Imperial Household Department

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This article is about the institution in Qing dynasty China. For the version in Japan, see Imperial Household of Japan. For Japan before 1889, see Ministry of the Imperial Household. For Japan after 1889, see Imperial Household Agency. For the generalized concept, see Imperial Household.

The Imperial Household Department (simplified Chinese: 内务府; traditional Chinese: 內務府; pinyin: Nèiwùfǔ; Manchu: Dorgi baita be uheri kadalara yamun) was an institution of the Qing dynasty of China. Its primary purpose was to manage the internal affairs of the Qing imperial family and the activities of the inner palace (in which tasks it largely replaced eunuchs), but it also played an important role in Qing relations with Tibet and Mongolia, engaged in trading activities (jade, ginseng, salt, furs, etc.), managed textile factories in the Jiangnan region, and even published books.[1]


The Department was established before the Manchu-led Qing dynasty defeated the Ming dynasty in 1644, but it became mature only after 1661, following the death of the Shunzhi Emperor and the accession of his son, who reigned as the Kangxi Emperor.[2]


The Department was manned by booi (Chinese: baoyi 包衣), or "bondservants", who were selected from the bondservants of the upper three banners.[3] Booi was sometimes synonymous with booi aha, which literally means "household person", but aha usually referred to the servile people who worked in fields, whereas booi usually referred to household servants who performed domestic service.[4] The booi who operated the Imperial Household Department can be divided into roughly four groups: (a) a small booi elite; b) the majority of the booi; c) indentured servants of the booi; d) the state bondservants (Manchu: sinjeku Chinese:辛之庫).[5]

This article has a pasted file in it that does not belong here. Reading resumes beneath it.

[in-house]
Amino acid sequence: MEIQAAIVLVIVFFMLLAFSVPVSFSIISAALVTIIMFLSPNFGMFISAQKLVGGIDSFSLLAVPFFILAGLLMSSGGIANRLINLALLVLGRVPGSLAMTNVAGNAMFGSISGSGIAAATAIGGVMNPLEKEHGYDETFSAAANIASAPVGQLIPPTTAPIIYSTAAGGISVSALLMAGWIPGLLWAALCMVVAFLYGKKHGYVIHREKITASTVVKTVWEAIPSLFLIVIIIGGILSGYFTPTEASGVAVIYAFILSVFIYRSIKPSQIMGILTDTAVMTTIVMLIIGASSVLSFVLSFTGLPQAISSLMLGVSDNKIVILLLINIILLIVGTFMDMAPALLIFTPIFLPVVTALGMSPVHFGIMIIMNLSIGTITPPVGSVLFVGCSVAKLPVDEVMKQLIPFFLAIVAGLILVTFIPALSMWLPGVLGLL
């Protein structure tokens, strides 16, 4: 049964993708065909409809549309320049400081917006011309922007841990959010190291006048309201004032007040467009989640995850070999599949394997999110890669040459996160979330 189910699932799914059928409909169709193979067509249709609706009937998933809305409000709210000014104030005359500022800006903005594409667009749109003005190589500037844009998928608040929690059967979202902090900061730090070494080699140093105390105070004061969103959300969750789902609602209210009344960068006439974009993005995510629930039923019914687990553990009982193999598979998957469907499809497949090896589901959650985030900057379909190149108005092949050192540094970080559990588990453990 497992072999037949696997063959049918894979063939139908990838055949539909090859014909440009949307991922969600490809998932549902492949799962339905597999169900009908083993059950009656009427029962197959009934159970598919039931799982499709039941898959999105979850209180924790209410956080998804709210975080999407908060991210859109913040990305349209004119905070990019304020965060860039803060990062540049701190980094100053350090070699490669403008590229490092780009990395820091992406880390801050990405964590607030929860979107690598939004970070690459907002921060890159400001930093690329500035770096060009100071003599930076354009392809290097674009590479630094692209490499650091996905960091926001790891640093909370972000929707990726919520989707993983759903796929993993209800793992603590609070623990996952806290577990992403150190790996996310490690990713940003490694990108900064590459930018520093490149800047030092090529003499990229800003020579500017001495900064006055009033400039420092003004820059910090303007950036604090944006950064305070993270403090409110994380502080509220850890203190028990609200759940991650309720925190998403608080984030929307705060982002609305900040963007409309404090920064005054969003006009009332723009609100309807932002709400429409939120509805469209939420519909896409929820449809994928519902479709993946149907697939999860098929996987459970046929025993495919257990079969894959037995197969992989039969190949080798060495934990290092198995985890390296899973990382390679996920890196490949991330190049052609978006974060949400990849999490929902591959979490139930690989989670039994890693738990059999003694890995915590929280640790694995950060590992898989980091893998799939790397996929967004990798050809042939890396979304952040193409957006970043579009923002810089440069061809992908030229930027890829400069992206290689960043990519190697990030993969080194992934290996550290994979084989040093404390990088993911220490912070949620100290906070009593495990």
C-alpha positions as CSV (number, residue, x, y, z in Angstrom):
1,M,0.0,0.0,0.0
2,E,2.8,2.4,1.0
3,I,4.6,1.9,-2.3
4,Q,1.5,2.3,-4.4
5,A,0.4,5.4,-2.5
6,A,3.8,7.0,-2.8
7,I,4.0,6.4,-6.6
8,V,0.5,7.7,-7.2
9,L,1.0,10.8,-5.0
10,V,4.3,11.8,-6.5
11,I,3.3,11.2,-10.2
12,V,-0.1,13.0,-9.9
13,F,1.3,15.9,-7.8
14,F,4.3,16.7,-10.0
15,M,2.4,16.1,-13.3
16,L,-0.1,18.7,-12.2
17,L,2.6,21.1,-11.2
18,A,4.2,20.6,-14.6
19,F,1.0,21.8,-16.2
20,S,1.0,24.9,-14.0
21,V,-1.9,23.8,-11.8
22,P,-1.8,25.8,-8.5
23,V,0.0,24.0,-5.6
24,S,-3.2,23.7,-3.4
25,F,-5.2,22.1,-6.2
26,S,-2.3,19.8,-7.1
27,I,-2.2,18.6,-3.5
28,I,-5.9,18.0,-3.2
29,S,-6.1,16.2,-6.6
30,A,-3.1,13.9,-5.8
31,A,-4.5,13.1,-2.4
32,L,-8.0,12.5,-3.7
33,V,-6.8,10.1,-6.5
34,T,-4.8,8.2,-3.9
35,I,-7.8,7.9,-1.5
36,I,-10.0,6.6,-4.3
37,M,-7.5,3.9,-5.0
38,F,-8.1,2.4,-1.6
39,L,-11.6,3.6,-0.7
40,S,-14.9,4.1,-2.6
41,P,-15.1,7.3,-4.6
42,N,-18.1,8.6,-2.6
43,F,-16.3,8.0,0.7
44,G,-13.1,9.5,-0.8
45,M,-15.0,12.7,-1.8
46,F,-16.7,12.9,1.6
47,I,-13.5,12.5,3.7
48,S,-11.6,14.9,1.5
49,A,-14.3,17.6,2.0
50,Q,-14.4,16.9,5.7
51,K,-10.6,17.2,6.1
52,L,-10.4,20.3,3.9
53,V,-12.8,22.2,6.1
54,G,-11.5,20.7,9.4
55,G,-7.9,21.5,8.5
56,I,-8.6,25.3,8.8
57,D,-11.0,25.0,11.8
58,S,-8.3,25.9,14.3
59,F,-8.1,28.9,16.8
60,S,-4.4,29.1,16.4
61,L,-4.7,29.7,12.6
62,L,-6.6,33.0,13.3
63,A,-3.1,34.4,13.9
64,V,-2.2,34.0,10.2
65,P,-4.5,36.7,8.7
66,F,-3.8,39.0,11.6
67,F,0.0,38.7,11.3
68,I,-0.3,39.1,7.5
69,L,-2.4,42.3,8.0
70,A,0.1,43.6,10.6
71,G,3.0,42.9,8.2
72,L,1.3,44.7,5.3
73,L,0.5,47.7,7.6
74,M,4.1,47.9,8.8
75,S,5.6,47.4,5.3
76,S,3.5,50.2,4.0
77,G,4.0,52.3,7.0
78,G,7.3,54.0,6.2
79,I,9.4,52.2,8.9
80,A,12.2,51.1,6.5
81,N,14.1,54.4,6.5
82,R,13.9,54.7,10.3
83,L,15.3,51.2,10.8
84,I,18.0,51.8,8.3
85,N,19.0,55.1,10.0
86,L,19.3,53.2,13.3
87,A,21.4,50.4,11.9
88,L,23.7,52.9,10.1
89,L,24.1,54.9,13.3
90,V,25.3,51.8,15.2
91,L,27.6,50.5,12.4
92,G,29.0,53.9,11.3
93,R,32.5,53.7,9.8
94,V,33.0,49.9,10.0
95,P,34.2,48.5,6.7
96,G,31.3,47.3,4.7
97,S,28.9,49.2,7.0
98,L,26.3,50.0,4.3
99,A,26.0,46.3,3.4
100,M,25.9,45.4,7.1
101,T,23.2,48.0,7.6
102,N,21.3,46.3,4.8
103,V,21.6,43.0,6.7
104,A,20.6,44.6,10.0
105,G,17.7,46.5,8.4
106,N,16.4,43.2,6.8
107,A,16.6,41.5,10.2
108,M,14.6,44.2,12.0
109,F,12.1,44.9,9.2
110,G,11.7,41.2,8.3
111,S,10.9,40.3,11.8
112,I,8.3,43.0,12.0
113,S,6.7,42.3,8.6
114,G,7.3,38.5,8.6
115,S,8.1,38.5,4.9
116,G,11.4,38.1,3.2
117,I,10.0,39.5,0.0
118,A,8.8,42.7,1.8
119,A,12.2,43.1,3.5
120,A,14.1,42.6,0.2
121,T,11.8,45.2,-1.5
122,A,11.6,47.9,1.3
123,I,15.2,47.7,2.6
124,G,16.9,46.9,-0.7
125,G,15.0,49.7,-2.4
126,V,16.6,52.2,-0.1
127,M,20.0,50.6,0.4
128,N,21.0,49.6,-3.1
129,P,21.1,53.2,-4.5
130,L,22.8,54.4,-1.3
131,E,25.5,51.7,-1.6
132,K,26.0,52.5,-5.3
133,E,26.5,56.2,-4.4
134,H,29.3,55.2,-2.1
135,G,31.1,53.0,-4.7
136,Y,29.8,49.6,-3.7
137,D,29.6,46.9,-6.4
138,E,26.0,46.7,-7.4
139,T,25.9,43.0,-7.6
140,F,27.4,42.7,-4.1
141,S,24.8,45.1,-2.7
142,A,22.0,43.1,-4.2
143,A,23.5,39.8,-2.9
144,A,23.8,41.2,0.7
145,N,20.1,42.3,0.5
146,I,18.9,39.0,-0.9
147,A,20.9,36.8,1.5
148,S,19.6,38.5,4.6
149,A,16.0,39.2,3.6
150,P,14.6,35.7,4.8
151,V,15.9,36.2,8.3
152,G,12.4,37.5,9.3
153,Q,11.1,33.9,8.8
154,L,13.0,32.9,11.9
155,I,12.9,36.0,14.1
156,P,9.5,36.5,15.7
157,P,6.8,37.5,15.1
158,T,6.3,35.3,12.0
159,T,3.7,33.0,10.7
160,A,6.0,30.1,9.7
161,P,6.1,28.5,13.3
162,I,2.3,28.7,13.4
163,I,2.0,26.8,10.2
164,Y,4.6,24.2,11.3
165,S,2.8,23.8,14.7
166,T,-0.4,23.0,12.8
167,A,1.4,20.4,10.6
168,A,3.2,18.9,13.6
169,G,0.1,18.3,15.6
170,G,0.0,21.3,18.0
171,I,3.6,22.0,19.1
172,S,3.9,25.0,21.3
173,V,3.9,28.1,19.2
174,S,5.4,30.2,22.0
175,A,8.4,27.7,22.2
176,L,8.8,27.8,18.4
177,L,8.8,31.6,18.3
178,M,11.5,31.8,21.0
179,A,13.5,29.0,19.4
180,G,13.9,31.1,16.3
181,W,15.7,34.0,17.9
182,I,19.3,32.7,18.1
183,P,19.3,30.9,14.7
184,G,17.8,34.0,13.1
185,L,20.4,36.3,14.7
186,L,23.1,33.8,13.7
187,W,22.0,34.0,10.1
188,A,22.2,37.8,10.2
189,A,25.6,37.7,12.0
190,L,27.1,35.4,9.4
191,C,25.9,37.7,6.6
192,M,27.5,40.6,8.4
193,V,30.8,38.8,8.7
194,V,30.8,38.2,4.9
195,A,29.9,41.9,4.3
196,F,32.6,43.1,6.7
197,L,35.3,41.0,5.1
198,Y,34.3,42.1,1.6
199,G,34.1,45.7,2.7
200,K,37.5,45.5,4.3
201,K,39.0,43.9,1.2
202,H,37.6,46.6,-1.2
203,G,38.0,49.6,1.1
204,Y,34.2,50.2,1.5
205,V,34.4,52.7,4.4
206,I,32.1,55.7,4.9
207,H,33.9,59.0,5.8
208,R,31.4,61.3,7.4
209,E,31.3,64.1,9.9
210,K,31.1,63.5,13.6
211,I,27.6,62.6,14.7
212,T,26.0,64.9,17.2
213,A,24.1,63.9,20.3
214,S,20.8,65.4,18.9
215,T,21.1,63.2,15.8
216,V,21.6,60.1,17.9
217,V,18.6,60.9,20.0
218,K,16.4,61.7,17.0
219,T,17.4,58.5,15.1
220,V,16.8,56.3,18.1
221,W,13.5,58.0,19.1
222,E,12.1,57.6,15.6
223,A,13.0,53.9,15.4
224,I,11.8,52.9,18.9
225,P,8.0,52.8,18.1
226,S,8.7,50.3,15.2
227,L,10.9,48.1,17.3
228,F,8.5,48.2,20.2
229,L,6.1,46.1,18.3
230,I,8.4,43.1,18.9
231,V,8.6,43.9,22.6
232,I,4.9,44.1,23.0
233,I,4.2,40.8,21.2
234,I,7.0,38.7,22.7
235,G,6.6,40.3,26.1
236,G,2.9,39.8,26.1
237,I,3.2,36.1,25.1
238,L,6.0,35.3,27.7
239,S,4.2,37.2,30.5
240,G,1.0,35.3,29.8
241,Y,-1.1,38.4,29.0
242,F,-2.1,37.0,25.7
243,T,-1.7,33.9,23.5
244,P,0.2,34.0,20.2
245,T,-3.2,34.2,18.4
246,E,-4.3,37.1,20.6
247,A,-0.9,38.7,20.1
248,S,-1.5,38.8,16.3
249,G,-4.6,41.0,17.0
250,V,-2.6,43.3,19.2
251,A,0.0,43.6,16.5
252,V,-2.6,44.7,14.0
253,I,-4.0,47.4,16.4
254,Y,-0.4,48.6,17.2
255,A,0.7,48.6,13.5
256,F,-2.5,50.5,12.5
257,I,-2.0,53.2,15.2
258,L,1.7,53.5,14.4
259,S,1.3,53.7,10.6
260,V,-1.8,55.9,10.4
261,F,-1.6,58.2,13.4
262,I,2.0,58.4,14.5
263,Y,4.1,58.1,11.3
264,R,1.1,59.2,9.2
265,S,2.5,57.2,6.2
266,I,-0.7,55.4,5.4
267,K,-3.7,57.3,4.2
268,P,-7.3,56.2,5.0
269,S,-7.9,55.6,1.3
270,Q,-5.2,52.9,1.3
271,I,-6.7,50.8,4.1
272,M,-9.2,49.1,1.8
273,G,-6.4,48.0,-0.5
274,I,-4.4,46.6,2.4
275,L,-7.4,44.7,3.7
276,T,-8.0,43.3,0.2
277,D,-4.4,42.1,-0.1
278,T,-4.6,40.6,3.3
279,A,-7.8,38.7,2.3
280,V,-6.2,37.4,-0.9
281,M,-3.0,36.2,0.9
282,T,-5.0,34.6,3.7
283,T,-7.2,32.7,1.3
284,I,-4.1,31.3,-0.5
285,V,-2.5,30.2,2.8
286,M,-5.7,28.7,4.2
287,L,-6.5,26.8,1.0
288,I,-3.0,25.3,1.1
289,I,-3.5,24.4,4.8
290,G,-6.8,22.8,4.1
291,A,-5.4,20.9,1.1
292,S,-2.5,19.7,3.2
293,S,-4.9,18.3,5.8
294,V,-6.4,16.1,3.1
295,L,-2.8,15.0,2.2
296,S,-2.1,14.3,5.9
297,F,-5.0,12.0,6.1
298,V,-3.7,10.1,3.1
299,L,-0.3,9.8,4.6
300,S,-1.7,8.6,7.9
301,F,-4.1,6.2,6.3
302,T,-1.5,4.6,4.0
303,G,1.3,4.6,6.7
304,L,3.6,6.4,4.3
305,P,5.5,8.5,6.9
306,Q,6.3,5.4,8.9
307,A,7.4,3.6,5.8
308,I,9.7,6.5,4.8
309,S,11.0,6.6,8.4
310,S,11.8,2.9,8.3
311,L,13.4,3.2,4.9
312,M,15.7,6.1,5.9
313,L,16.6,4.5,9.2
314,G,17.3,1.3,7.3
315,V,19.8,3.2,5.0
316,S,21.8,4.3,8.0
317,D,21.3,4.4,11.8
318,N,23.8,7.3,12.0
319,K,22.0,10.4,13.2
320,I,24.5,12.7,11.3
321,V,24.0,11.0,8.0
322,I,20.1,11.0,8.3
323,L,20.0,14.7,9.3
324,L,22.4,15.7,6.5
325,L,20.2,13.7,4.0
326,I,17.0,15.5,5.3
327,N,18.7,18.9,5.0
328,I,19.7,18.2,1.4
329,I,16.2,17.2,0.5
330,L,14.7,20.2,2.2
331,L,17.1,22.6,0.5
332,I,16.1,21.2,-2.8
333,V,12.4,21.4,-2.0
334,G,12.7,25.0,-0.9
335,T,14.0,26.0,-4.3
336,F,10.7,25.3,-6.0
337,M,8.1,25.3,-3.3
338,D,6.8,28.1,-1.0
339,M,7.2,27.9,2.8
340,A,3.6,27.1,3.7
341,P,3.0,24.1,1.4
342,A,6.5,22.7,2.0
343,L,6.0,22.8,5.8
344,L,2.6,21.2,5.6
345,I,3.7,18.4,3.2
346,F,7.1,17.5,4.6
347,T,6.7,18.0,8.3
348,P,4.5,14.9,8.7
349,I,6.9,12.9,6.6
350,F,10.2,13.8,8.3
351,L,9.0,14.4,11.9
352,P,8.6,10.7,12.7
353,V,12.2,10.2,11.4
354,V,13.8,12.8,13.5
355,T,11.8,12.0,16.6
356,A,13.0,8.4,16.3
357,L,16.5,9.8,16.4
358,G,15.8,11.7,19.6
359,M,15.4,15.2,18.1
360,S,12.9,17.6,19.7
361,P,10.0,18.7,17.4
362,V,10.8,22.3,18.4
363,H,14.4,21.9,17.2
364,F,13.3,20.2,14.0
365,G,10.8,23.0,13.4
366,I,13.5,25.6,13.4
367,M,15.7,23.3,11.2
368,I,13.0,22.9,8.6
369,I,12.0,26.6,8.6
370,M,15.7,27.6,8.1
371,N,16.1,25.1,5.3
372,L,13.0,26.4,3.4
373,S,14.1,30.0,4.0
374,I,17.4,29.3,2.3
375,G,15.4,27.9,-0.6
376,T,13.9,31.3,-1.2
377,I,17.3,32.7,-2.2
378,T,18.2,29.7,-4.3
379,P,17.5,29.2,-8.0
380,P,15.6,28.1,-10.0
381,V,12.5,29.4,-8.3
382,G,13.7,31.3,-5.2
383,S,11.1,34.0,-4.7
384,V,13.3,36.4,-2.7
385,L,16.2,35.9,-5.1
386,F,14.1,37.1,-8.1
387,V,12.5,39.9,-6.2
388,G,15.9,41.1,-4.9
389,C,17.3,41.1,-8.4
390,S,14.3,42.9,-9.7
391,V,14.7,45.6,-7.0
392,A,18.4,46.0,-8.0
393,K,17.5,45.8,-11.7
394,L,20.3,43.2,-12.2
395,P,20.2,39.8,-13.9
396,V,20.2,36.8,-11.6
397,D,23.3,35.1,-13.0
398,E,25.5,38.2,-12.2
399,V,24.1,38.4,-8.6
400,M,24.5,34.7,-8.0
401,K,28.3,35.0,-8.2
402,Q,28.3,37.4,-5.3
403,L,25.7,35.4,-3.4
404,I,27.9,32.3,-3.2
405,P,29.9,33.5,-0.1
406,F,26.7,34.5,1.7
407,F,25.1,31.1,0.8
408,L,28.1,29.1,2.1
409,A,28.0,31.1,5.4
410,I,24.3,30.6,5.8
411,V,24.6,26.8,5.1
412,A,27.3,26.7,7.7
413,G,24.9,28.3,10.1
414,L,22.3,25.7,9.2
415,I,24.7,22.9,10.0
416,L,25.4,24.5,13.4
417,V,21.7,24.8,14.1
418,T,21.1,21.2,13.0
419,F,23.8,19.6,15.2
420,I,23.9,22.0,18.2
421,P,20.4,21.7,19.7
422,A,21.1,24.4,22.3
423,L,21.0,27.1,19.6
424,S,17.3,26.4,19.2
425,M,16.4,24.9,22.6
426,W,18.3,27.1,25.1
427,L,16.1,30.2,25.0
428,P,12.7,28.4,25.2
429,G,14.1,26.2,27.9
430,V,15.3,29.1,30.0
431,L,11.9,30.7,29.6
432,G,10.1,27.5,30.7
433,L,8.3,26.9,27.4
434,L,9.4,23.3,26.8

Various classes of Booi[edit]

  1. booi niru a Manchu word (Chinese:包衣佐領), meaning Neiwufu Upper Three Banner's platoon leader of about 300 men.
  2. Booi guanlin a Manchu word (Chinese:包衣管領), meaning the manager of booi doing all the domestic duties of Neiwufu.
  3. Booi amban is also a Manchu word, meaning high official, (Chinese:包衣大臣).
  4. Estate bannerman (Chinese:庄头旗人) are those renegade Chinese who joined the Jurchen, or original civilians-soldiers working in the fields. These people were all turned into booi aha, or field bondservants.
  5. sinjeku is another Manchu word (Chinese:辛之庫), the lowest class of the bondservants.


Below are some of the many bureaus that were supervised by the Chancery of the Imperial Household Department (Ch.: Zongguan neiwufu yamen 總管內務府衙門):

  • Bureau of Imperial Gardens and Parks (Ch.: Fengchen yuan 奉宸苑), in charge of the everyday maintenance of palace gardens.
  • Department of Works (Ch.: Yingzaosi 營造司), in charge of maintaining and repairing buildings inside the palace.
  • Imperial Armory (Ch.: Wubeiyuan 武備院), in charge of the manufacture and repair of palace weapons.
  • Imperial Buttery (Ch.: Yuchashanfang 御茶膳房), in charge of cooking ordinary meals for the court.
  • Imperial Stables (Ch.: Shangsiyuan 上駟院), in charge of maintaining all the palace's horses.
  • Shenfang (Ch.: Shenfang 神房), in charge of rituals.
  • Privy Purse (Ch.: Yuyongjian 御用監), in charge of imperial revenues and expenditures. At least as early as 1727, Administrator of the Canton Customs, known to Europeans as the "Hoppo," delivered substantial revenues to the Imperial Household Department through the Privy Purse. [6]

By the nineteenth century, the Imperial Household Department managed the activities of more than 56 subagencies.[7][8]


  1. ^ Rawski (1998). The Last Emperors. p. 179-80. 
  2. ^ Rawski, Evelyn S. (1998). The Last Emperors: A Social History of Qing Imperial Institutions. Berkeley and Los Angeles: University of California Press. p. 179. ISBN 0-520-21289-4. ISBN 9780520212893. 
  3. ^ Torbert, Preston M. The Chʻing Imperial Household Department: A Study of Its Organization and Principal Functions, 1662-1796. The Chʻing Imperial Household Department. ISBN 978-0-674-12761-6. 
  4. ^ Rawski (1998). The Last Emperors. p. 167. 
  5. ^ Torbert, Preston (1977). The Chʻing Imperial Household Department. Harvard Univ Asia Center, 1977. p. 67. ISBN 0674127617. ISBN 978-0-674-12761-6. 
  6. ^ Torbert, The Ch'ing Household Department, p. 99-100.
  7. ^ Torbert (1977). The Chʻing Imperial Household Department. p. 28. 
  8. ^ Rawski (1998). The Last Emperors. p. 179. 

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